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Posted on Feb 19, 2014 in Elections-U.S., Obamacare, President Obama, Public Opinion Polls | 0 comments

Congressional elections may depend not on how far the Democrats distance themselves from Obamacare but how well they embrace it.

Obama and the Democrats are wed to Obamacare firmly in the minds of the electorate. Because of that, success in the coming House and Senate elections may well depend not on how far Democrats can distance themselves from Obamacare, but on how well they embrace the legislation and are able to swing the public over to a positive orientation towards it. This is not as difficult as it might seem given all the negative publicity about Obamacare.

 First of all, Republicans are still the group with the least support for Obamacare. This is to be expected. But even with their solid disapproval, a favorable overall response to it is within reach. Secondly, while Republicans are unlikely to be swayed by anything the Democrats do, the key finding of recent polls indicates that between forty and forty five percent of those interviewed now identify themselves with neither party but instead as independents. This is both unheard of in the modern era and yet unsurprising given the exceptionally low grades the public has given to Congress and their blame of both parties–although Republicans score lower than Democrats in these same polls. Keep in mind that these poll results are after a nearly non-stop barrage of attacks on Obamacare by Republicans who appear unified in their vocal opposition to it. Democrats, on the other hand, including, and perhaps especially the President himself, have been stingy and sporadic in their defense of The Affordable Health Care Act, with some running away from any discussion of it at all. On the positive side, Independents are likely less intransigent than Republicans. What is needed to sway public opinion back to a majority support (which the polls indicated it had immediately following enactment), is a unified Democratic response embracing the Obamacare and offering repeatedly specific examples of its helping Americans with an expectation that it will do so for the rest of us once it’s fully up and running. Assuaging the fears of many that they will be worse off with Obamacare than before is an essential part of the equation.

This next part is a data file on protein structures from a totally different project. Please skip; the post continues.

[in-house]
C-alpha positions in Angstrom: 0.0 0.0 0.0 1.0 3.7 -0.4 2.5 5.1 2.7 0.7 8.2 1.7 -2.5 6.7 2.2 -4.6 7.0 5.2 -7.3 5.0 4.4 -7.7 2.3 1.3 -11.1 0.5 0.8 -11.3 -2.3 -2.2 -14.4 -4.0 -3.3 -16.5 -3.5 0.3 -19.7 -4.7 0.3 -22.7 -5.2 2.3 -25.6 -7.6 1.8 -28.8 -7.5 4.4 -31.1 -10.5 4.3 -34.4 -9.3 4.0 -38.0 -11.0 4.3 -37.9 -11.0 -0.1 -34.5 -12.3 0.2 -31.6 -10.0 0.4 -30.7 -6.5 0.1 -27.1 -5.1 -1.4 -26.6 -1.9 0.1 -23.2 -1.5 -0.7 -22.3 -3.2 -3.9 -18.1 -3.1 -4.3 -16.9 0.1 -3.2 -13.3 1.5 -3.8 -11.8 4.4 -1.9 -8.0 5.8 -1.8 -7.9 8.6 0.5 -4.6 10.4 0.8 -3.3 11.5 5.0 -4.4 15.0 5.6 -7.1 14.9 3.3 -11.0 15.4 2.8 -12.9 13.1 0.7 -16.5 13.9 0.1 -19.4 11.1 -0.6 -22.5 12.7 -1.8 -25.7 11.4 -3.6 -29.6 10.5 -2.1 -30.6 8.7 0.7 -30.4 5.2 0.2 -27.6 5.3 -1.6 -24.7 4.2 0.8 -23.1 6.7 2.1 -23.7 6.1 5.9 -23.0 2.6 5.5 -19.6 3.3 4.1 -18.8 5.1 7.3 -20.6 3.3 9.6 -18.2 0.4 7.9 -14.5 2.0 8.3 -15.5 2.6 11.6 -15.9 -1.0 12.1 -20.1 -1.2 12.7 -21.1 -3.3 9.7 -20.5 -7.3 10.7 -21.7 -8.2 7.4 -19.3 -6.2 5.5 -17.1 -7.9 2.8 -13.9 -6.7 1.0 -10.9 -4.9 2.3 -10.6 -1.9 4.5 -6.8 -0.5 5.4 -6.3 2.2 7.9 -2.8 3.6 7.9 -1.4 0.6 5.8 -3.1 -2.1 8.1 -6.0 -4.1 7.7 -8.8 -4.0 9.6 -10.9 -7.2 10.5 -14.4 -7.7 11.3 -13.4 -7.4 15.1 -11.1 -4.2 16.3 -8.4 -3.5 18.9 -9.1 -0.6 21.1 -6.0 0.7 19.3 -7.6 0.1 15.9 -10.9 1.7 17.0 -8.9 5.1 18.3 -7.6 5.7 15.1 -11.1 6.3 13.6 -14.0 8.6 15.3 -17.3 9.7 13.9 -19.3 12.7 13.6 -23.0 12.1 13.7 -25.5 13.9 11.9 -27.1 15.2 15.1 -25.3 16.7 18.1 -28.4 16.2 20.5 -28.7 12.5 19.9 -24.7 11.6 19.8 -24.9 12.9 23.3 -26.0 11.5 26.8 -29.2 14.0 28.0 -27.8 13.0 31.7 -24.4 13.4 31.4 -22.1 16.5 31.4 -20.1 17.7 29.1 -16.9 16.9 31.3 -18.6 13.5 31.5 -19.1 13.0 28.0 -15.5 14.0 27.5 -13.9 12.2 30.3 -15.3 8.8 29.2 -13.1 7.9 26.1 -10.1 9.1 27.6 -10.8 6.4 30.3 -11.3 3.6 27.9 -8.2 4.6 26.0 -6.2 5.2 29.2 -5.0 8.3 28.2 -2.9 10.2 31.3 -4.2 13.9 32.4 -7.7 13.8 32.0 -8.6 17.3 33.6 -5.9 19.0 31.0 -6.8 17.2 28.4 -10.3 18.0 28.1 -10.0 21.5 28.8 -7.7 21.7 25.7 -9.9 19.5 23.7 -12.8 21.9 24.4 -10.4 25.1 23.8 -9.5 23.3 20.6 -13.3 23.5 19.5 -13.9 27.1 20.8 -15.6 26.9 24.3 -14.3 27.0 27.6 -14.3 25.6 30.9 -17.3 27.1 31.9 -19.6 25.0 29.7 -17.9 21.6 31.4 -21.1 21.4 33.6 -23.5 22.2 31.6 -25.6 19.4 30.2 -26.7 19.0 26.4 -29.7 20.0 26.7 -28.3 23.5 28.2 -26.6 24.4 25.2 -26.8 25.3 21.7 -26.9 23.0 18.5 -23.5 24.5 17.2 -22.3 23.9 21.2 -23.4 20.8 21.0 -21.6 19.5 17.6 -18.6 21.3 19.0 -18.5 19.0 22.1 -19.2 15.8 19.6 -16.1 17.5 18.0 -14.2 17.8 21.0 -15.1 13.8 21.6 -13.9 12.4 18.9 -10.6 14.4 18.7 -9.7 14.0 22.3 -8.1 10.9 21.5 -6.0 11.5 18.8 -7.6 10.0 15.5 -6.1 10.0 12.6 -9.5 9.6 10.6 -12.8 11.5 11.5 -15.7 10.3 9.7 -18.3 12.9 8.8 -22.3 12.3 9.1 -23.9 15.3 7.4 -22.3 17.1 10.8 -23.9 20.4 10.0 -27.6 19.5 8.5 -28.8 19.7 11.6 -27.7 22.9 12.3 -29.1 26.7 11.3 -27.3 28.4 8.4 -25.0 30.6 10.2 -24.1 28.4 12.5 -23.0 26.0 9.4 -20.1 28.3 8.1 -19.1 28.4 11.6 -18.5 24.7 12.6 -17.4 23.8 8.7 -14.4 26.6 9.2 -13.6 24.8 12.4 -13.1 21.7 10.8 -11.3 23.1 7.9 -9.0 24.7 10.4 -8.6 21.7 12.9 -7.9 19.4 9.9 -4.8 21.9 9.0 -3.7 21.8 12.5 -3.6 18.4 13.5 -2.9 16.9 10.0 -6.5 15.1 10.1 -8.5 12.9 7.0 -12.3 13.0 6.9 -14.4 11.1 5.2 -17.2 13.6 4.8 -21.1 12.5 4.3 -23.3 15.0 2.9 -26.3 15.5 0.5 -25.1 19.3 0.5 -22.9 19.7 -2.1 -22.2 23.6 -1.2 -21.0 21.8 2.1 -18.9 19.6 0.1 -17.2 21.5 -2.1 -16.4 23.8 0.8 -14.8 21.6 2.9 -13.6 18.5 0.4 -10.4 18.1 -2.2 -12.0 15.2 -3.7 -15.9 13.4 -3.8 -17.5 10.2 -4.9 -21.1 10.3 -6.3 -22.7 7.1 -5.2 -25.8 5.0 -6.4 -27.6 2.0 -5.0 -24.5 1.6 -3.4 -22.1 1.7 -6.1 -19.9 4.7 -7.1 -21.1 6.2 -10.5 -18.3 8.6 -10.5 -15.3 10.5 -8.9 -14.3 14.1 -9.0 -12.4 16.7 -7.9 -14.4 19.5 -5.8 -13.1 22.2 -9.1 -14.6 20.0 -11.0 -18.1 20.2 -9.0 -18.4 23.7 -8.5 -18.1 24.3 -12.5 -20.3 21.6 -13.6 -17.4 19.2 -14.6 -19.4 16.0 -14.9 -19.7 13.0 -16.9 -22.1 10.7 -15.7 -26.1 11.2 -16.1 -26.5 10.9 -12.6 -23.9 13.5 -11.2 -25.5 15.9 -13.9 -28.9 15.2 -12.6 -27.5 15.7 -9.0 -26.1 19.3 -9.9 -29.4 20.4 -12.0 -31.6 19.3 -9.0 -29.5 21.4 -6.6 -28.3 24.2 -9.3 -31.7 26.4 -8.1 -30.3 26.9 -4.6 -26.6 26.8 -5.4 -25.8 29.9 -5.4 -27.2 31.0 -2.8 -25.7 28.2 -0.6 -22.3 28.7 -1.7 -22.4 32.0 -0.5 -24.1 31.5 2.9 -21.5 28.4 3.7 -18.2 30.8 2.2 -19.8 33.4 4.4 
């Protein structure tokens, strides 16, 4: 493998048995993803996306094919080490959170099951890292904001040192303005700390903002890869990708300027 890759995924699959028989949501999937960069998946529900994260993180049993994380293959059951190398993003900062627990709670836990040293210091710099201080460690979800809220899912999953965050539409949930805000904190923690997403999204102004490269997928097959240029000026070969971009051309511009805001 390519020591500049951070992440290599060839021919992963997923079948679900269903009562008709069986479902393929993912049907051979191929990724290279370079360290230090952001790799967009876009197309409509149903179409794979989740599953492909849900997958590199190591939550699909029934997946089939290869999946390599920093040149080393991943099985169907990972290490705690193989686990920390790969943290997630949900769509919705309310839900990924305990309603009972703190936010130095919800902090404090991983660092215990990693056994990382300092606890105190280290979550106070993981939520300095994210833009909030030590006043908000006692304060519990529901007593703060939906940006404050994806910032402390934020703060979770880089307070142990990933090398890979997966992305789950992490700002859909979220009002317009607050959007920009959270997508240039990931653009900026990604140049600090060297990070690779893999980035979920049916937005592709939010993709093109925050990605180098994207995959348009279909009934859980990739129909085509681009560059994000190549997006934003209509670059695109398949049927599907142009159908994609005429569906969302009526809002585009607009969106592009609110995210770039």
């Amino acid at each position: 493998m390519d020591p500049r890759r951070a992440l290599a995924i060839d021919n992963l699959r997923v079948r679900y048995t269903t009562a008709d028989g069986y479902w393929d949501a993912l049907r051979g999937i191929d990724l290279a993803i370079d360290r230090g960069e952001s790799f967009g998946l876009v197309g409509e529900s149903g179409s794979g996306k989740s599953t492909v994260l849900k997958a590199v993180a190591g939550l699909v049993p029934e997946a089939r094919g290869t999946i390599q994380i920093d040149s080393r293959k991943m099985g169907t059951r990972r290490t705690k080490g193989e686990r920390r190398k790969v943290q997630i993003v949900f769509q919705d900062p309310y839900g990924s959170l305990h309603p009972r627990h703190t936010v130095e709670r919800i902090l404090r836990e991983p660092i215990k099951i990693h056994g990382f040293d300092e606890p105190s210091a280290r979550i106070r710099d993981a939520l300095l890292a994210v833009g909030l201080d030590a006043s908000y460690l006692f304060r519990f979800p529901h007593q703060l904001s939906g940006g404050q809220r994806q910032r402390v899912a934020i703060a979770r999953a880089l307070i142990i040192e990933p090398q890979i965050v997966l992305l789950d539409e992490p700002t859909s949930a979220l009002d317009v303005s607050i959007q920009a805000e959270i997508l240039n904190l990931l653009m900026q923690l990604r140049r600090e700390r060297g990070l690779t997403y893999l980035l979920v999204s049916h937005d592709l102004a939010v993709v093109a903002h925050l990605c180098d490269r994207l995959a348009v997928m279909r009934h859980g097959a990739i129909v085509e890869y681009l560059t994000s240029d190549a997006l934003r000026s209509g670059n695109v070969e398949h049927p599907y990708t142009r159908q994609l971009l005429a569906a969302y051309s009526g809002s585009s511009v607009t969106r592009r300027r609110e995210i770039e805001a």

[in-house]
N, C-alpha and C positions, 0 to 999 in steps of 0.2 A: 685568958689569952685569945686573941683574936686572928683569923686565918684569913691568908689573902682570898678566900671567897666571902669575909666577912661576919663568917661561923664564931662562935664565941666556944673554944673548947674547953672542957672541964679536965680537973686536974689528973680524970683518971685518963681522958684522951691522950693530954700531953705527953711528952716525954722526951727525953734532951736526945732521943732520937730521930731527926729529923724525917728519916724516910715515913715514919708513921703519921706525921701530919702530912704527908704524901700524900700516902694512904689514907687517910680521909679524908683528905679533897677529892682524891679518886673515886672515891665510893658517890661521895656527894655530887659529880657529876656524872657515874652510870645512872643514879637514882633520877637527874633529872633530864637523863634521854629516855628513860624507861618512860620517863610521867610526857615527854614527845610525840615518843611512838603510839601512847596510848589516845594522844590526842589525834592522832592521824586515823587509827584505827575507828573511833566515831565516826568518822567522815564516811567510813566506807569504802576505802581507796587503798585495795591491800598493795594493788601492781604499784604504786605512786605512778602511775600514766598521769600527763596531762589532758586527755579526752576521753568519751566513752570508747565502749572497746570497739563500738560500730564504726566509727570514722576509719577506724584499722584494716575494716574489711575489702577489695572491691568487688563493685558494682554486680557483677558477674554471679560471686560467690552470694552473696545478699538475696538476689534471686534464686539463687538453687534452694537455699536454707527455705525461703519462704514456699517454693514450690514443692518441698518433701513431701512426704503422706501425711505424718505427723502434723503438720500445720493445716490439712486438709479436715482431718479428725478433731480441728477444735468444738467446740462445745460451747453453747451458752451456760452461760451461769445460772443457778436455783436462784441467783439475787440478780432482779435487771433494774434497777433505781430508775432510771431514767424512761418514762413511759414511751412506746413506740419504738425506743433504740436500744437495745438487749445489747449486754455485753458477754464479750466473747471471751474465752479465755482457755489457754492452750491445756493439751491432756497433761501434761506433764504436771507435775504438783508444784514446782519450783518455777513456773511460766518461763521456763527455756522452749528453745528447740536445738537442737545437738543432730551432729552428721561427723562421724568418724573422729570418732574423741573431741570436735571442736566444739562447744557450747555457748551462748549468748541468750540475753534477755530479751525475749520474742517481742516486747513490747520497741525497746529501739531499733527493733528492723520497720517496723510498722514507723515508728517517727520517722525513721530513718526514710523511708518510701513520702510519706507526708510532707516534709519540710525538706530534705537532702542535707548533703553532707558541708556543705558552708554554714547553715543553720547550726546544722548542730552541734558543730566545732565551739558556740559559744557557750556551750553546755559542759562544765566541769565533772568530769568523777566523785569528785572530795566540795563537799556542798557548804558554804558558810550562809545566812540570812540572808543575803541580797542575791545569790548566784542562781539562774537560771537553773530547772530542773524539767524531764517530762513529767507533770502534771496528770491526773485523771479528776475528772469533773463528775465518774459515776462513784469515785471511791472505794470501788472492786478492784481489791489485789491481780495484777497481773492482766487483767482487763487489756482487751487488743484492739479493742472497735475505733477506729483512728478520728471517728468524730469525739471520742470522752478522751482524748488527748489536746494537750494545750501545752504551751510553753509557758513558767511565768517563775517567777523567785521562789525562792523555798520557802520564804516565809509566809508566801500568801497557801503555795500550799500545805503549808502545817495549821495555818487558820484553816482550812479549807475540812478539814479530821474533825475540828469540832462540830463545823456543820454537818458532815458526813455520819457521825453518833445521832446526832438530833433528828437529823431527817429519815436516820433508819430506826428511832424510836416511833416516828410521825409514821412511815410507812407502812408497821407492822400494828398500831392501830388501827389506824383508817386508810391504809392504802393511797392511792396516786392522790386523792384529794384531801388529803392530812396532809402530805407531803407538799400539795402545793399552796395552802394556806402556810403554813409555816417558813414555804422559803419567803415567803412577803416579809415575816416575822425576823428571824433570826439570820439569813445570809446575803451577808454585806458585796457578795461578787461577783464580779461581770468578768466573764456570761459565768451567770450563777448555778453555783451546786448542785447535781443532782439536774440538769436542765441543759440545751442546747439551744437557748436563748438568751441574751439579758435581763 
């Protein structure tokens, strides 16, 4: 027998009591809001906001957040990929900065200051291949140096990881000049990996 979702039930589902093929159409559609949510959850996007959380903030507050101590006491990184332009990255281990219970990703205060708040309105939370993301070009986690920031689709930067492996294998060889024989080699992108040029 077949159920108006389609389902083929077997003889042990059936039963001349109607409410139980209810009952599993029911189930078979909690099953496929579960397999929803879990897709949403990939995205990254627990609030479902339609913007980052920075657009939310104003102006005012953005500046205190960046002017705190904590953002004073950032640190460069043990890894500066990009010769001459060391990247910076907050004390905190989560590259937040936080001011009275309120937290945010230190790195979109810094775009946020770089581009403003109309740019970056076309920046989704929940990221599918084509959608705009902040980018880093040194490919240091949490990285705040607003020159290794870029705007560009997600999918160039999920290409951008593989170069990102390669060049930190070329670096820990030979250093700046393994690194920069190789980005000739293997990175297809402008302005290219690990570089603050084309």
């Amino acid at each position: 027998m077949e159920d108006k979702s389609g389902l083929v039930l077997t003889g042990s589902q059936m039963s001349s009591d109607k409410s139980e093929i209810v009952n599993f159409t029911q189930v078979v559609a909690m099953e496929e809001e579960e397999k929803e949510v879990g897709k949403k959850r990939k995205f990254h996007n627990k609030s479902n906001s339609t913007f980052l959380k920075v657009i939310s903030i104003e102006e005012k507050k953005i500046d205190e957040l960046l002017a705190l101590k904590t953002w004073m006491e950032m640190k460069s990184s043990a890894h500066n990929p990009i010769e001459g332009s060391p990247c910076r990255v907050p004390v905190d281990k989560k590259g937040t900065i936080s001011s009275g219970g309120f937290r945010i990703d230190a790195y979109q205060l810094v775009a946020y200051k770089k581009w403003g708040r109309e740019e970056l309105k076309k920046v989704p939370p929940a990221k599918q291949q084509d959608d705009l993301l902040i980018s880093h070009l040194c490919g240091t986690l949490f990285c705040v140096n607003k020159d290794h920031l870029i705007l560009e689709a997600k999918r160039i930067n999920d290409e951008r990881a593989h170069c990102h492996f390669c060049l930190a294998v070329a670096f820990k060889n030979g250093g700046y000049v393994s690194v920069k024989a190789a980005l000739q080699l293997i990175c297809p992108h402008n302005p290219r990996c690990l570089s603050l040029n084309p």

One difficulty in calming the fears of many Americans about Obamacare is the complexity of the Act itself. I’ve examined the legislation perhaps more than most and yet I have difficulty answering many of the questions I’ve had thrown at me by ordinary people concerned about their personal costs, whether they’ll have any loss of benefits, what eligibility category they will be placed into, and even what benefits they can expect. It is up to the Democratic Party to come up with talking points that address these concerns, explained in a simple way. If there are cracks in the legislation that could potentially hurt some Americans, Democrats should propose legislative patches to close those cracks.

 The lead in setting the tone for the Democratic response is on the shoulders of the President himself. He has given support to the Act now associated with his Presidency more than any other, but he has been general and inconsistent in responding to the solid front of criticism by Republicans. He needs to give specific examples of it helping Americans, and do so on a non-stop basis, utilizing ‘The Bully Pulpit’ to its fullest extent. He has by and large failed to do so and his own popularity ratings have declined significantly. The President must lead on this. A strategy of just waiting for implementation to produce positive reactions will not work. The registration process mess and accompanying postponement of compliance dates for many, insure that this will not happen in time for this Fall’s elections. It’s time for the President to get out in front of the public relations curve on this issue. Failing to do this proactively by both him and Party officials and candidates, could snatch defeat from the jaws of victory this coming Fall.

 Martin, The Pragmatic Liberal writing on

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